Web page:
“Women have been trained in our culture and society to ask for what we want instead of taking what we want. We’ve been really indoctrinated with this culture of permission. I think it’s true for women, and I think it’s true for people of color. It’s historic, and it’s unfortunate and has somehow become part of our DNA. But that time has passed. “
– Ava DuVernay
The stigma surrounding the hiring of women directors is negative, negative, and more negative. The idea is that women need the experience to do the job. BUT they need to get hired to get experience. It’s a vicious cycle with no end. There are also fewer women because they are told they cannot do the job. This means there are fewer people to hire from. AND the obvious rules of sexism still in play say women can’t do the job. It has also been said that women don’t want to direct big budget movies, furthering the idea that women don’t want the job. This is all perfectly wrapped up in a neat bow punctuated by the recent DGA changes in January.
The Directors Guild of America (DGA) certainly ratified in their new contracts, that in order for a new director to come in for a Television Series they have to take a course, a sort of master class. The new rule also stipulates that the person being hired has to have aspirations to do this a career and not as a one off. This new rule many believe is to stall the diversifying of the Guild. Directors as statics show are still majority white and male. This rule also seeks to stop writers for shows and actors on shows from branching out in the Director field.
As many know the industry is shifting from the big screen to the small screen. In Television the writers hold the power and Directors are expendable, while in Film Directors are the star of the show.
This new rule is set against anyone not already in the DGA tipping the scale in the White Male’s favor.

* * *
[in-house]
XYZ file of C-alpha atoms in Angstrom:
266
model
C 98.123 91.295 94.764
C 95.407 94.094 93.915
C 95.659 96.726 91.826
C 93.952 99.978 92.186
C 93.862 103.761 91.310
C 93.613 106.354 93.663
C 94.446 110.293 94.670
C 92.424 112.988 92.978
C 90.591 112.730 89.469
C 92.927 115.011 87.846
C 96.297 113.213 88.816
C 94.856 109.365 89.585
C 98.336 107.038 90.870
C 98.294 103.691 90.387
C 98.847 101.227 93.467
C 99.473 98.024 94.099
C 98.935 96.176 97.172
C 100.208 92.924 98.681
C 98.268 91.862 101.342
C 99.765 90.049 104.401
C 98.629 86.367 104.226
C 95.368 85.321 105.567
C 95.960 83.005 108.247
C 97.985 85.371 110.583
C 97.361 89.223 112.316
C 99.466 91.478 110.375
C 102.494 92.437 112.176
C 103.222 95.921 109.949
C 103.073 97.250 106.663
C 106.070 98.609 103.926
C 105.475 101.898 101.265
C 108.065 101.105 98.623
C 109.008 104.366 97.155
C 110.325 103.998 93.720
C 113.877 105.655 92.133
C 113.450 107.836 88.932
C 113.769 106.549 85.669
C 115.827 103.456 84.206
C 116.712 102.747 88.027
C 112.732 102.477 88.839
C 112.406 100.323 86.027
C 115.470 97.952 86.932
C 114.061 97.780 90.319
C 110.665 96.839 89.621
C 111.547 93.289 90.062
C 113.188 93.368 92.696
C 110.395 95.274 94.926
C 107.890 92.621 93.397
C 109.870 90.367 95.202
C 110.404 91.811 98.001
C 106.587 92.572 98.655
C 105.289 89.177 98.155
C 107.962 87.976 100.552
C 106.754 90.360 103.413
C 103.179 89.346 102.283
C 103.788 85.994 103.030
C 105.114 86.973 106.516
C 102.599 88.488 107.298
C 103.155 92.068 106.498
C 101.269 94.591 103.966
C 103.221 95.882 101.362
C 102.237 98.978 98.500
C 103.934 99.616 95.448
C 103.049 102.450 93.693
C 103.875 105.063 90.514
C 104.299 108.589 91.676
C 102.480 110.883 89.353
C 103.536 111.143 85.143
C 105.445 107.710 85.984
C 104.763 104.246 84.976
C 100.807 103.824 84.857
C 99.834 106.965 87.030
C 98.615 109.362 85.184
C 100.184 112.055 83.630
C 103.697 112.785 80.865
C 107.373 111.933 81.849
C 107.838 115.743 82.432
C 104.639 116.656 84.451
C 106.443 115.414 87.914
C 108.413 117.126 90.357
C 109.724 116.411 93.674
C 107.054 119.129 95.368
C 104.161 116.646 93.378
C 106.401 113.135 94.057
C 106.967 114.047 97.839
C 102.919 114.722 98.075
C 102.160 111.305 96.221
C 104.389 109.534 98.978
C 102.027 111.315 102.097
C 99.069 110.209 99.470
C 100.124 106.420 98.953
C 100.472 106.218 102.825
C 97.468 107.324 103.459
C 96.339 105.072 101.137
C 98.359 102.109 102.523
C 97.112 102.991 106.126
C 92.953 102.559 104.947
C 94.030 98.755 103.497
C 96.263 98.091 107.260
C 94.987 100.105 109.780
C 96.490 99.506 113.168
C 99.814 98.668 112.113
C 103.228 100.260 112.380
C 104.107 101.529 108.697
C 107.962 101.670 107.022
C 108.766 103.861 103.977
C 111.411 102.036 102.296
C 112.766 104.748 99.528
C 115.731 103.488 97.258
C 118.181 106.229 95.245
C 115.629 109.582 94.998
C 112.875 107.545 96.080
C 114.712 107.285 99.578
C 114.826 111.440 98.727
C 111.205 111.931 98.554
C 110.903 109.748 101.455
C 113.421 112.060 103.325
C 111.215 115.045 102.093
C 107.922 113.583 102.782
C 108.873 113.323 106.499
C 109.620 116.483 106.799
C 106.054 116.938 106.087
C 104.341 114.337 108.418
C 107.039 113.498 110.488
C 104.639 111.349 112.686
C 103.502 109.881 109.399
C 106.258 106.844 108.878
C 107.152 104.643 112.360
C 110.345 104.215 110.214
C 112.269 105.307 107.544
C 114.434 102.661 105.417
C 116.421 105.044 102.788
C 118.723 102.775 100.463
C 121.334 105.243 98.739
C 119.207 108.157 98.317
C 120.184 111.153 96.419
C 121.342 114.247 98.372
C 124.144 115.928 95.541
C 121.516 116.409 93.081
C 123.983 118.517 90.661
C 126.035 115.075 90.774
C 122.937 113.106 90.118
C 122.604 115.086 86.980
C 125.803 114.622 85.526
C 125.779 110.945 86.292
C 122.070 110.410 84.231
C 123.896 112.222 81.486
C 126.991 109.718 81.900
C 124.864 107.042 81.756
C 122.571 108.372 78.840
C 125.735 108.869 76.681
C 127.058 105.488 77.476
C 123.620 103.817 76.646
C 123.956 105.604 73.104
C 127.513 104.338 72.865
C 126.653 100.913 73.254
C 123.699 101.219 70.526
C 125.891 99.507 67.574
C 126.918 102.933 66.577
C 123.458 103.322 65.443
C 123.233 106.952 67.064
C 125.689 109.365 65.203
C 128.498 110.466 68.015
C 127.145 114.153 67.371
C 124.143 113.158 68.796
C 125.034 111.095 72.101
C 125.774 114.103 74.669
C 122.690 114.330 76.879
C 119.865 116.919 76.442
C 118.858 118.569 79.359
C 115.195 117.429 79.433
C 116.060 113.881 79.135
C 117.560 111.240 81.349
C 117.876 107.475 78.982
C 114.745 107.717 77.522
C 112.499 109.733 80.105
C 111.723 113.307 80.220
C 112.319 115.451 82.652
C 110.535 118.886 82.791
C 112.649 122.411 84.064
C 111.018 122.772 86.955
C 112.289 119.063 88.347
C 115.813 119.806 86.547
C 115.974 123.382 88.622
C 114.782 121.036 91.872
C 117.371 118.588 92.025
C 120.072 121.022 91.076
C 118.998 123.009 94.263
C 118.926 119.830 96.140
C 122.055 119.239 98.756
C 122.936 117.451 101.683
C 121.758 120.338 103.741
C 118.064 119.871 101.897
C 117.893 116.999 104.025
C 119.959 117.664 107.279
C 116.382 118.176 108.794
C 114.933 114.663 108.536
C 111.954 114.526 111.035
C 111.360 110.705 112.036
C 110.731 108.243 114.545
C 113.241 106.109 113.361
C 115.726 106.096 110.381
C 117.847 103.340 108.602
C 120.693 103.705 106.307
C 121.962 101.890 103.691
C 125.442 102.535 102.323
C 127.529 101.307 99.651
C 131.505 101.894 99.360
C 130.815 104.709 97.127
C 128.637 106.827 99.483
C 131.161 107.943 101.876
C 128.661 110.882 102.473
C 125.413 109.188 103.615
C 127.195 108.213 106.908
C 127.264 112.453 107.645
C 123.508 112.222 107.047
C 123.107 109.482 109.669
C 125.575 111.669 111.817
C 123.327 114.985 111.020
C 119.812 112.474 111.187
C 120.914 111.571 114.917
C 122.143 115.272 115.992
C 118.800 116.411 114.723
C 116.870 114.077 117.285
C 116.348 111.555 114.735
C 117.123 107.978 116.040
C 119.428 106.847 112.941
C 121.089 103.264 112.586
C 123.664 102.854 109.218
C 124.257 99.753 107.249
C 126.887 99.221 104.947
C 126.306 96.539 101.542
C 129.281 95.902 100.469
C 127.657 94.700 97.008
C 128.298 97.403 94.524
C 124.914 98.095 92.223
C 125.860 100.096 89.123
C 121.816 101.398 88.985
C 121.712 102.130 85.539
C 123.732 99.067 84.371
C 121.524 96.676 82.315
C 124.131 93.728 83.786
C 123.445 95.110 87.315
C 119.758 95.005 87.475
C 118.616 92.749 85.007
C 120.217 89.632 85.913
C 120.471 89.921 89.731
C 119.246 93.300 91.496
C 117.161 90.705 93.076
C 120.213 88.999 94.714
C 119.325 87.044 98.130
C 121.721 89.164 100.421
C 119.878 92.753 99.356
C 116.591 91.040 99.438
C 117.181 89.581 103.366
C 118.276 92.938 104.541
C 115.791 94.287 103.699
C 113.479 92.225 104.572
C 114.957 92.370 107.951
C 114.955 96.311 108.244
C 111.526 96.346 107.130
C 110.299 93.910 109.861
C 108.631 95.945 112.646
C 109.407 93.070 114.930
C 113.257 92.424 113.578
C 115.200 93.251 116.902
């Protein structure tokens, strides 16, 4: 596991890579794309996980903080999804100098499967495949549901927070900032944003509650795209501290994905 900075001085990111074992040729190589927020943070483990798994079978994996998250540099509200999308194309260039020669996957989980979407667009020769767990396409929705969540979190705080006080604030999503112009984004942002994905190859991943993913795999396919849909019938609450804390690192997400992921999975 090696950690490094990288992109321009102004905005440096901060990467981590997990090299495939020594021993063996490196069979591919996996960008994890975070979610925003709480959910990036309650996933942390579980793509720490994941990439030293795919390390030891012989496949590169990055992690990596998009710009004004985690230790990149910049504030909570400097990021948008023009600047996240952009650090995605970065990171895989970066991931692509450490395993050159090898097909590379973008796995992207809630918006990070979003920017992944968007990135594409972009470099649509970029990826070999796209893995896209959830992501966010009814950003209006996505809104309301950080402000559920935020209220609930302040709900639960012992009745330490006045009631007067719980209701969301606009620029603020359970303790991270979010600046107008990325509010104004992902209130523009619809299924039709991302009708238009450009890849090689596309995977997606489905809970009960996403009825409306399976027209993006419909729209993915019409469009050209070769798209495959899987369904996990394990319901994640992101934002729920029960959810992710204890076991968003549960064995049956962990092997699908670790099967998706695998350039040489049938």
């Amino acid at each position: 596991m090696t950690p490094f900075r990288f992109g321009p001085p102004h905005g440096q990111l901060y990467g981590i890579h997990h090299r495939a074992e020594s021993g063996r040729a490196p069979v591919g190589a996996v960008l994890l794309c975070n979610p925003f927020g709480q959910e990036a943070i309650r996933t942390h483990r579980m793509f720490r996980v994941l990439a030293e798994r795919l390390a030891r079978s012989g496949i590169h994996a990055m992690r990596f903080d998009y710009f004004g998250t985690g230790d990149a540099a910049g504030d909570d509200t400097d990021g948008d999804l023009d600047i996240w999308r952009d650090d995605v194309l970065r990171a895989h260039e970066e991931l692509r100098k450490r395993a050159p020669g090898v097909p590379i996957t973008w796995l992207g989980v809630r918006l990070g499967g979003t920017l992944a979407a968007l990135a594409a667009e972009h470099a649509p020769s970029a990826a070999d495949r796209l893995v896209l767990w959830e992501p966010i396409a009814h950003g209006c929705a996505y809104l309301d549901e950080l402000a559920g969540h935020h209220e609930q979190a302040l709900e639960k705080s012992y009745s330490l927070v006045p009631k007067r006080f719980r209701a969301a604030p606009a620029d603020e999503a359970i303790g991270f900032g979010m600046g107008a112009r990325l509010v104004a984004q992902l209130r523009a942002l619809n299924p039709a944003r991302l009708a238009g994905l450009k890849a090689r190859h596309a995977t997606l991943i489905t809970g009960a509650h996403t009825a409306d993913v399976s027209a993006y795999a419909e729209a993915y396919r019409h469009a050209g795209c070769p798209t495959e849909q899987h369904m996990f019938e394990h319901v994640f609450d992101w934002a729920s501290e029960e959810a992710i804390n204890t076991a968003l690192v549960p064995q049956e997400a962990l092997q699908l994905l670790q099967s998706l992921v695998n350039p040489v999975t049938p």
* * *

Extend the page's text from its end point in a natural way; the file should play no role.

This all leads back to the notion that men get hired without experience because they are initially seen as more capable of doing the work. The question we have to ask ourselves is where does this idea come from? Why can’t women direct what they want just like men can?
Well, one director seeks to change that perspective and it has sparked a small movement within the TV Industry. Ava DuVernay’s show Queen Sugar on OWN, which had a very successful first season, was directed entirely by women (a majority of women of color). These women were directors for features but hadn’t been given a shot at TV. One has to wonder if the DGA contract was in place a year ago would DuVernay’s dream have been realized? It was DuVernay’s hope that giving these extraordinary women a leg up that it would further push in the efforts for the Film Industry to diversify.
DuVernay’s call to action has been answered by Netflix. The second season of Jessica Jones will be entirely directed by Women.
Many also have hopes for the new Wonder Woman movie, the first superhero film to be directed by a woman (Patty Jenkins). This many hope will deter the idea women don’t want to direct big budget films, when in fact, the opposite is true.